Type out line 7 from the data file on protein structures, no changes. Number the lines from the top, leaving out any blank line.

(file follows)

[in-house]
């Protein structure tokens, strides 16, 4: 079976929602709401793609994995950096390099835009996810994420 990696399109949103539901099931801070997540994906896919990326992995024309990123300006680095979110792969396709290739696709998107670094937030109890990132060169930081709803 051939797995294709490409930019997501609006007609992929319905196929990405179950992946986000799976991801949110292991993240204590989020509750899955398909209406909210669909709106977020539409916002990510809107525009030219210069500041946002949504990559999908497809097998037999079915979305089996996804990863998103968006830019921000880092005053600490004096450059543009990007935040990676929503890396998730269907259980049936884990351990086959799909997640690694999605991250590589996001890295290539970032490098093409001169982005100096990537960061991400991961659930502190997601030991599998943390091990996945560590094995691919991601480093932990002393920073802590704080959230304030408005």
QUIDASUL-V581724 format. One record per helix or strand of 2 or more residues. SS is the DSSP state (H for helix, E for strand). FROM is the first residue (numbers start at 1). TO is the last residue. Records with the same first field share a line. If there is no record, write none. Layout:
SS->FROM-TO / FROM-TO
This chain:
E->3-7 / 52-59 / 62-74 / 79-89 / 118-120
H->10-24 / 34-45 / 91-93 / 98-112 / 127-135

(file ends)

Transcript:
H->10-24 / 34-45 / 91-93 / 98-112 / 127-135